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‘The closest we’ll ever get to a straight up Bowie autobiography — but who’d ever want anything straight-up from Bowie?’ – Rolling Stone
In 2002, David Bowie and Mick Rock created Moonage Daydream, the defining document of the life and times of Ziggy Stardust. Twenty years later, it remains the closest readers will get to understanding Bowie through his own words.
Alongside over 600 photographs taken by Mick Rock, Bowie’s personal and often humorous commentary gives unprecedented insight into his work and the creation of his most memorable persona. Readers can see how Bowie singlehandedly challenged and elevated 1970s culture through his style, his inspirations ranging from Kubrick to Kabuki, and his creative spirit, which endures through the decades. Moonage Daydream is the essential David Bowie book.
First published as a signed limited edition, Moonage Daydream sold out in a matter of months and became lore among David Bowie fans. Now, on the 50th anniversary of Bowie’s acclaimed album, The Rise and Fall of Ziggy Stardust and the Spiders from Mars, the book is available again. Published in a new larger format, this uncut edition keeps to Bowie and Rock’s original vision, allowing us to explore Moonage Daydream the way the authors intended.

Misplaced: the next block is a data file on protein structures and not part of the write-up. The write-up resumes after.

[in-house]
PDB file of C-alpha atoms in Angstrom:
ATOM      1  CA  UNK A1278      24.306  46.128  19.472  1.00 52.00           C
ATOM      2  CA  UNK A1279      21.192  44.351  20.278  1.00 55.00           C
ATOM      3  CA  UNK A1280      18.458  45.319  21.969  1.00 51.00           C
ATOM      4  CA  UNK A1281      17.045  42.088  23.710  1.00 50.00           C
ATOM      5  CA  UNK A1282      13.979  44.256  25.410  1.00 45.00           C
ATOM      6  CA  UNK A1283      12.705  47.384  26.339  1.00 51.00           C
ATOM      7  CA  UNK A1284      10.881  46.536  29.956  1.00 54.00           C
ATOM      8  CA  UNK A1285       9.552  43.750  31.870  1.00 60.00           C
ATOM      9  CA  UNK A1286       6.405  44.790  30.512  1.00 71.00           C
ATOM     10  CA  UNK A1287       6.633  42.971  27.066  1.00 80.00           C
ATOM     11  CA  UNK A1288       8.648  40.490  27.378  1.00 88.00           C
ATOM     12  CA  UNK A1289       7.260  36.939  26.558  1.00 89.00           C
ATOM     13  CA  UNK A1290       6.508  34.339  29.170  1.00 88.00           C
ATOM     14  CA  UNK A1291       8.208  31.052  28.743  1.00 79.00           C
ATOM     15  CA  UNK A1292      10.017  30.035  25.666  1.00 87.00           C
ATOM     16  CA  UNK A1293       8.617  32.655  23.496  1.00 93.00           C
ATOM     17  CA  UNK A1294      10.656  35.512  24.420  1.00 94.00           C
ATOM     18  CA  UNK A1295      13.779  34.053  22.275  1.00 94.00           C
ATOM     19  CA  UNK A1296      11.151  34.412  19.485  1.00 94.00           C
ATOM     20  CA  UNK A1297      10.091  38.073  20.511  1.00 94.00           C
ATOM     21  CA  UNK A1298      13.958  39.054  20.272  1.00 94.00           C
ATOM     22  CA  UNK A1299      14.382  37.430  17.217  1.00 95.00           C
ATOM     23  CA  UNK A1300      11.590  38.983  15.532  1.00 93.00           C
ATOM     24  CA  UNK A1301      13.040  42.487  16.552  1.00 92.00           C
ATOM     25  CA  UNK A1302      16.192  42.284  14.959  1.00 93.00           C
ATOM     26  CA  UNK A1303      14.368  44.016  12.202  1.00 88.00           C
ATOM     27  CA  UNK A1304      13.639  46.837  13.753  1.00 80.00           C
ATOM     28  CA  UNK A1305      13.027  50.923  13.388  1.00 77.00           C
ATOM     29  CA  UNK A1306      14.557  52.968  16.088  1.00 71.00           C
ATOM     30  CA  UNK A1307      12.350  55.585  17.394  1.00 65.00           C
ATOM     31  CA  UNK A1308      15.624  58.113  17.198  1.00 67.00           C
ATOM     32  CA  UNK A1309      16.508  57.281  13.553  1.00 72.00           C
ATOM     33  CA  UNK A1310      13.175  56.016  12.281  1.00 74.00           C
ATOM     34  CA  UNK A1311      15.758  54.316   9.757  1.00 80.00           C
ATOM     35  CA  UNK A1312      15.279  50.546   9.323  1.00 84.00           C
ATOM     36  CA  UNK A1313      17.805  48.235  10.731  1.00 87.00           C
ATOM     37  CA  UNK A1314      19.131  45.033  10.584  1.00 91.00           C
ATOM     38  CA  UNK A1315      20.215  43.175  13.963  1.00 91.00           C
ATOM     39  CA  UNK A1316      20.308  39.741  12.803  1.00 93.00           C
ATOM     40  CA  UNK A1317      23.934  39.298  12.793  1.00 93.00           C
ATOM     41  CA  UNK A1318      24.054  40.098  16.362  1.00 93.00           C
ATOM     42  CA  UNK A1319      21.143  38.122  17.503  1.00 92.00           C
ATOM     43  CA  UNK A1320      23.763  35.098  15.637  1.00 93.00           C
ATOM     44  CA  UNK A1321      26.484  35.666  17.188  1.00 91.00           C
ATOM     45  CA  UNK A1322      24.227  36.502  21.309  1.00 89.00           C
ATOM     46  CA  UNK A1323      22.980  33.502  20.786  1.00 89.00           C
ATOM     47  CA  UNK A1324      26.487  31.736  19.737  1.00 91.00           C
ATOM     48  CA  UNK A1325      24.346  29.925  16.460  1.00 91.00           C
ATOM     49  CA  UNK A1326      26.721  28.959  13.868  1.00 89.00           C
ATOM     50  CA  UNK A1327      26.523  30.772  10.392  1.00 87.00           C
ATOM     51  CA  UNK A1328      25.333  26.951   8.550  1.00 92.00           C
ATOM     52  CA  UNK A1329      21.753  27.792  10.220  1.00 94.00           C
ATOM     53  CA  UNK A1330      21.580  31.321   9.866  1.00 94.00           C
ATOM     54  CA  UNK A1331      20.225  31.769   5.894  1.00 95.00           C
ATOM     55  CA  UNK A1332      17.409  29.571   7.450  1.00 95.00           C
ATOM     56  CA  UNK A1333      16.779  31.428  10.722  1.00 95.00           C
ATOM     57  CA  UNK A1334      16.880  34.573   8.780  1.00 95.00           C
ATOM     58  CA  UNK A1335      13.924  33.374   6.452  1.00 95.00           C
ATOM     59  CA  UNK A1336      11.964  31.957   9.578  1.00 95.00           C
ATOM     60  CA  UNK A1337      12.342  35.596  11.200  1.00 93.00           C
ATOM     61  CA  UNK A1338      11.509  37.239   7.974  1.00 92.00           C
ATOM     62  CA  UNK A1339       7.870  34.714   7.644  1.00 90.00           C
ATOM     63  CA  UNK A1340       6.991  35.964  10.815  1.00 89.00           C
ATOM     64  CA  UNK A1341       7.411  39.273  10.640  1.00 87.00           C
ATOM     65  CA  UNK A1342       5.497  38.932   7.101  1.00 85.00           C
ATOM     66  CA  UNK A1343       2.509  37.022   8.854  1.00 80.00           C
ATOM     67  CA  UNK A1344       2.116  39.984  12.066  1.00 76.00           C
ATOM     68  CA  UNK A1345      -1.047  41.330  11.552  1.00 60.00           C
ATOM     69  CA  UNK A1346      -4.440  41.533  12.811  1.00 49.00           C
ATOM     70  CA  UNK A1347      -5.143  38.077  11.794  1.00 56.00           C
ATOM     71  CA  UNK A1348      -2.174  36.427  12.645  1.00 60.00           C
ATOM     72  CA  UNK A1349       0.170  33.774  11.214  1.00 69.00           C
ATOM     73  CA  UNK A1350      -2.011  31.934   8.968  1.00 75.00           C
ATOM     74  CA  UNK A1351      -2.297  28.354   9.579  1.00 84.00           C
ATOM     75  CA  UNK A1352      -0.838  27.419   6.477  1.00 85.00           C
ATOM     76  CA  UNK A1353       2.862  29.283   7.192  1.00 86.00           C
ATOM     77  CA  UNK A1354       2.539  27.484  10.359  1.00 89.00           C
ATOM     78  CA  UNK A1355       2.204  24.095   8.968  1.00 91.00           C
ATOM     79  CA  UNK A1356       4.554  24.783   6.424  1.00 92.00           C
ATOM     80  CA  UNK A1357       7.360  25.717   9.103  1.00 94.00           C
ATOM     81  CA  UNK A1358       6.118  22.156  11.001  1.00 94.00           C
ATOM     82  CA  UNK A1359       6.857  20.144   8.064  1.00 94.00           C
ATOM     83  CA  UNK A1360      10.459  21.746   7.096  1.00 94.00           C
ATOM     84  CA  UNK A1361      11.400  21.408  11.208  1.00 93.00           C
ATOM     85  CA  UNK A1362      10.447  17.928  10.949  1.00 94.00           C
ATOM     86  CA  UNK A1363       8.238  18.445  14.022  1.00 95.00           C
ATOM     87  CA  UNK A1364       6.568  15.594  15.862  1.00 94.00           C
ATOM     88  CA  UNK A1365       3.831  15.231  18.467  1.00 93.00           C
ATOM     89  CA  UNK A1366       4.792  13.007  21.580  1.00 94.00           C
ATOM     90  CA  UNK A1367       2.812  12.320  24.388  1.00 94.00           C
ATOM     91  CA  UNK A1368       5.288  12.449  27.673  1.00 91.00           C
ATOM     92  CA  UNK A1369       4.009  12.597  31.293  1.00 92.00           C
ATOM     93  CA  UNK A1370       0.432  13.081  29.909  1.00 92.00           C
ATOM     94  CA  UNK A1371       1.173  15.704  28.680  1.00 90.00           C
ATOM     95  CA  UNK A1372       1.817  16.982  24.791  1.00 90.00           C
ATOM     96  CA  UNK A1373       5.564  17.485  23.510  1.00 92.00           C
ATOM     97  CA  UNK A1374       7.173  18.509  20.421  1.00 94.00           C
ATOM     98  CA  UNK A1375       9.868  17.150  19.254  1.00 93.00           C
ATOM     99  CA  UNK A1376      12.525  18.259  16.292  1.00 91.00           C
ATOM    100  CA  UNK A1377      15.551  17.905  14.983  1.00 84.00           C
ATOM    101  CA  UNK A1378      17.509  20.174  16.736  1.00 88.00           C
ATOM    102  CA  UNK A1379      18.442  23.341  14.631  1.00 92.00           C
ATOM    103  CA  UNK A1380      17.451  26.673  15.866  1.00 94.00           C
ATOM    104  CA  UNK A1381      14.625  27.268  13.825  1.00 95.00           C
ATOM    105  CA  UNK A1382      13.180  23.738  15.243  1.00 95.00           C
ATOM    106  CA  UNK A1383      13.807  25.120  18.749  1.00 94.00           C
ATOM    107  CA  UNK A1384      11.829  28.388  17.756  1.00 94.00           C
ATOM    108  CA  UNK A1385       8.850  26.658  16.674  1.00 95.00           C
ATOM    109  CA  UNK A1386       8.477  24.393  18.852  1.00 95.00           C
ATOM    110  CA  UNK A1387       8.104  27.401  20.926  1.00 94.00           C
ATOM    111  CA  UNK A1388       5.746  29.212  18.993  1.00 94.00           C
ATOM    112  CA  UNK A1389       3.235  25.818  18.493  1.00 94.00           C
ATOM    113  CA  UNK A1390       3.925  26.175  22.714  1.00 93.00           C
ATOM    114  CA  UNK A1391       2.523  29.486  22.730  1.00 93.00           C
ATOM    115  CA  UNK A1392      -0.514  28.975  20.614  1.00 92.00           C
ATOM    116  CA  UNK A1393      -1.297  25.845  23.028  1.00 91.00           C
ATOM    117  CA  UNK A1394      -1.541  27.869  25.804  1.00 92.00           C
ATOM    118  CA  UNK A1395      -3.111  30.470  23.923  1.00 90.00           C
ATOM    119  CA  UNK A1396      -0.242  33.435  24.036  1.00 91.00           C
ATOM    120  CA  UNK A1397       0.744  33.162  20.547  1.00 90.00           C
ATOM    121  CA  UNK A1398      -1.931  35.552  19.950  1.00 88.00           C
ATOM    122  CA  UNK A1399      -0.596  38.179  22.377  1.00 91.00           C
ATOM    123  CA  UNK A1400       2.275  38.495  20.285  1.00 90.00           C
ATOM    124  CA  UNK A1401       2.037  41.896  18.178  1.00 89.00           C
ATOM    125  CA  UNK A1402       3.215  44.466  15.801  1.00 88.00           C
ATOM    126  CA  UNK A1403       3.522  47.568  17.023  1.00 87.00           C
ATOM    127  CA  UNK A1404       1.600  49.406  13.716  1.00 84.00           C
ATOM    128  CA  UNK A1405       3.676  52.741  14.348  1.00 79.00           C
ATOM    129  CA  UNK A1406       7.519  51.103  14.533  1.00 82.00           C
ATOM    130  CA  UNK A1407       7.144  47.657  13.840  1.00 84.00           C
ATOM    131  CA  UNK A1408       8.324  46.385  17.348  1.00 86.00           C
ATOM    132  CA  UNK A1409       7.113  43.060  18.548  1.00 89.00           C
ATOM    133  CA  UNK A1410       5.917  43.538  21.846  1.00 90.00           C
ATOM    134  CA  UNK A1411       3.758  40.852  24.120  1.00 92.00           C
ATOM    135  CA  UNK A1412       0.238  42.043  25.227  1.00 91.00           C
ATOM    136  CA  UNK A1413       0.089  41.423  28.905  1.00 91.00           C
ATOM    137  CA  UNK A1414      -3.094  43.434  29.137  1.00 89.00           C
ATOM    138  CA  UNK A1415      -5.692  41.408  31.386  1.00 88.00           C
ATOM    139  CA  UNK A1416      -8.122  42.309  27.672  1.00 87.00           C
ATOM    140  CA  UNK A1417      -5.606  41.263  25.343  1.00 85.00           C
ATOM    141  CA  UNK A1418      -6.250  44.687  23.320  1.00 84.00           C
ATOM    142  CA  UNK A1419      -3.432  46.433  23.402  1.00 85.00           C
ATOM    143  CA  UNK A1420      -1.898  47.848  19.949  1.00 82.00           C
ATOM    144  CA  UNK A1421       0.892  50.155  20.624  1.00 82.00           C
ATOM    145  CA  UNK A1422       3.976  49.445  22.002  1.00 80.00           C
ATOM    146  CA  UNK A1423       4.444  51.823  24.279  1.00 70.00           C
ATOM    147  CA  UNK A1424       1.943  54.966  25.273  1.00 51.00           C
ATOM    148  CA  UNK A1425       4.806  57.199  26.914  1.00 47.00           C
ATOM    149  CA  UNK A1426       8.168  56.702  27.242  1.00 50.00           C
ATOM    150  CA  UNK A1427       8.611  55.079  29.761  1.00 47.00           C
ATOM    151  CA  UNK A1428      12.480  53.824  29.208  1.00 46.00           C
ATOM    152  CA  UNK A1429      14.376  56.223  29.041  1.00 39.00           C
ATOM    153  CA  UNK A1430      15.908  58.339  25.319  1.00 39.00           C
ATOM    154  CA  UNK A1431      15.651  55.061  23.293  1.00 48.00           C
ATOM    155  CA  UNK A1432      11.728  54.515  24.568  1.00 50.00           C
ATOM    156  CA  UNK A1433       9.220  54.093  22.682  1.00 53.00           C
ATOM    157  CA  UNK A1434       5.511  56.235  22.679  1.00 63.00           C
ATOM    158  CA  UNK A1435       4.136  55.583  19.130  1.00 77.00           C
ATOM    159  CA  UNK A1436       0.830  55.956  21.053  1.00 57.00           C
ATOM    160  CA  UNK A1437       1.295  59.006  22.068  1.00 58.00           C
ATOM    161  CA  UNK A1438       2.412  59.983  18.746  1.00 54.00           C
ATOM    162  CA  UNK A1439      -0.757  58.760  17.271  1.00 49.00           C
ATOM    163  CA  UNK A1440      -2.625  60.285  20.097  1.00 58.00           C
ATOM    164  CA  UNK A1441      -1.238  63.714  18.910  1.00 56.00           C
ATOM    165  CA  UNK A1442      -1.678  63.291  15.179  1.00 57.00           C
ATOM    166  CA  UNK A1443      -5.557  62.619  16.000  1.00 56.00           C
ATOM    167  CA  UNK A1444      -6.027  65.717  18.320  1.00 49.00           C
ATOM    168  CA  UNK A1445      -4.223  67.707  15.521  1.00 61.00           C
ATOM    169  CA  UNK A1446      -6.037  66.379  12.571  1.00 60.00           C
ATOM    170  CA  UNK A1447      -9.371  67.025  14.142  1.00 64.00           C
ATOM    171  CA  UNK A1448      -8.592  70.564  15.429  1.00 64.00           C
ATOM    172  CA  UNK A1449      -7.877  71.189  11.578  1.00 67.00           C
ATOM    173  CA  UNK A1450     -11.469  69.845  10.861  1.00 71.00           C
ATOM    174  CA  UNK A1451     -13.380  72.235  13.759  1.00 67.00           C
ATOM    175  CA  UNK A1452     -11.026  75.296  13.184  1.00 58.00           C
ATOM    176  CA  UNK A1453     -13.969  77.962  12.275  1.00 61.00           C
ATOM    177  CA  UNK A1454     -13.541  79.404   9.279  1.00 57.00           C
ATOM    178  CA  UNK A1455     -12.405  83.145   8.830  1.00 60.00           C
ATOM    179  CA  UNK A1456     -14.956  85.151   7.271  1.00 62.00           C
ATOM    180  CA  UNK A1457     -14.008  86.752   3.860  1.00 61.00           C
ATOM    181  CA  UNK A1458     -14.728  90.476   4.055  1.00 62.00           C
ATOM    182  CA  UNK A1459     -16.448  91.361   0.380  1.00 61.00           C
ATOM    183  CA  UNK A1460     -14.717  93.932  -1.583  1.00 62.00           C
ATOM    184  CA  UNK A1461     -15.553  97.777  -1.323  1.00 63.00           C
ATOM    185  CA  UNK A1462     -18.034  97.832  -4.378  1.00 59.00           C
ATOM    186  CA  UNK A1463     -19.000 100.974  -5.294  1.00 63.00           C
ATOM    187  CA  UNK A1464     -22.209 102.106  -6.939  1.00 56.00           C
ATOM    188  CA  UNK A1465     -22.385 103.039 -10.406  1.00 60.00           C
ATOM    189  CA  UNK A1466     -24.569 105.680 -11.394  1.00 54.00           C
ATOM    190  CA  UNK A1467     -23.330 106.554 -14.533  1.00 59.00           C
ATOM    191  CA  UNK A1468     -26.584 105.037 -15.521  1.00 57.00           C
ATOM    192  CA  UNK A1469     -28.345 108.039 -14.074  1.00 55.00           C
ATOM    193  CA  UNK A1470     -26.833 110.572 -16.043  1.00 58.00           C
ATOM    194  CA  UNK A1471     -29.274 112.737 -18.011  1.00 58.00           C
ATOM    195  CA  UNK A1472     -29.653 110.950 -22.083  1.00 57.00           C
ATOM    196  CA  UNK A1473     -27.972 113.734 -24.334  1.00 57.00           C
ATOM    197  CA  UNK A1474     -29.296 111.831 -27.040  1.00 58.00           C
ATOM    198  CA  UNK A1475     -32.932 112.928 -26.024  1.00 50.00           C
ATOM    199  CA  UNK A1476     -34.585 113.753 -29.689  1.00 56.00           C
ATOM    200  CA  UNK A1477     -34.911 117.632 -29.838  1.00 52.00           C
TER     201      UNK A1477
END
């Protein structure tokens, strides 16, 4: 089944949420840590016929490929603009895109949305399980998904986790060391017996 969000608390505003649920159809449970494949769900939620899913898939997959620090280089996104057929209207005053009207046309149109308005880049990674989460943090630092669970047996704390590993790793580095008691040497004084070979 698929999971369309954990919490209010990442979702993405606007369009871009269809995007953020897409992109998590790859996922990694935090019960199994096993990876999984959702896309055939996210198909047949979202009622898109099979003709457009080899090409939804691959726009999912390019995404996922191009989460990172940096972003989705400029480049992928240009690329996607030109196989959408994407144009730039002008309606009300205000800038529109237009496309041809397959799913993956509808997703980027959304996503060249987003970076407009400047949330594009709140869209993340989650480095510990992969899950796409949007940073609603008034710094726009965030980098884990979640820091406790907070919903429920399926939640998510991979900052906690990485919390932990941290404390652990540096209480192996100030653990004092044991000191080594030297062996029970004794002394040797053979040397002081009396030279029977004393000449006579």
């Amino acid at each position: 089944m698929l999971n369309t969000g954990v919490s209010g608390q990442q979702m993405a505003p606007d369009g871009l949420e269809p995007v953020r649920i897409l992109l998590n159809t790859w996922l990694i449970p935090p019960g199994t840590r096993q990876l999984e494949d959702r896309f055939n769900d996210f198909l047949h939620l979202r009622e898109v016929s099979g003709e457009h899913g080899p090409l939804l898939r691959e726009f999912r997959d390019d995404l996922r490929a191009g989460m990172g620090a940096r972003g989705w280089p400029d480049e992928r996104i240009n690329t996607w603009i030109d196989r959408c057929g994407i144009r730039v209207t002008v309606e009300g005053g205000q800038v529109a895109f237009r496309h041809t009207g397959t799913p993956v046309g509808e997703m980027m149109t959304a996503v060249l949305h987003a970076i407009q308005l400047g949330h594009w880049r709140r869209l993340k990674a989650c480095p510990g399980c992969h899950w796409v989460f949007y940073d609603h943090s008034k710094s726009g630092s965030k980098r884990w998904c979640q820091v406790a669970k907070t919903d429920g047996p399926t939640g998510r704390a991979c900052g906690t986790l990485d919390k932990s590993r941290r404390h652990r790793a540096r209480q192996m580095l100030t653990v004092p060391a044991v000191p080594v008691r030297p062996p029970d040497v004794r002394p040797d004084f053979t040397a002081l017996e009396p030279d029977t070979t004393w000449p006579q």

‘This is a book of extraordinary photographs. Ziggy Stardust blazed briefly but intensely, and I am delighted to see his life and times as a rock’n’roll star immortalised in this book.’ – David Bowie
Legendary rock photographer Mick Rock is often referred to as 'The Man Who Shot the Seventies', for his iconic images of Syd Barrett, David Bowie, Lou Reed, Iggy Pop, Queen, the Sex Pistols, The Ramones, Blondie, Rocky Horror Picture Show, etc. London born, he has resided in New York for the past 35 years. He has shot over 100 album covers.
'It’s a massive coffee-table art book, with lavish images of Bowie in the Seventies from photographer Mick Rock. But the main attraction of Moonage Daydream is the text by the man himself. He’s in top form, whether he’s shopping for shoes with Cyrinda Foxe (who teaches him to wear “palm-tree’d fuck-me pumps”) or sipping tea with Elton John (“We didn’t exactly become pals, not really having that much in common, especially musically”), or partying it up with Mick Jagger (“I have absolutely no recollections of this party at all”). The closest this world will ever get to a straight-up Bowie autobiography — but who’d ever want anything straight-up from Bowie?' – Rob Sheffield, 'Rolling Stone’s Greatest Rock Memoirs of All Time', Rolling Stone
‘There is more than enough for both the casual Bowie fan and the obsessive. These photographs trace the birth of one of the biggest, most influential pop ideas ever: the notion that a pop performer could, on record as well as on stage, reinvent himself creatively by inhabiting various personas.’ – Sean O'Hagan, 'Pop's first Space Invader', The Guardian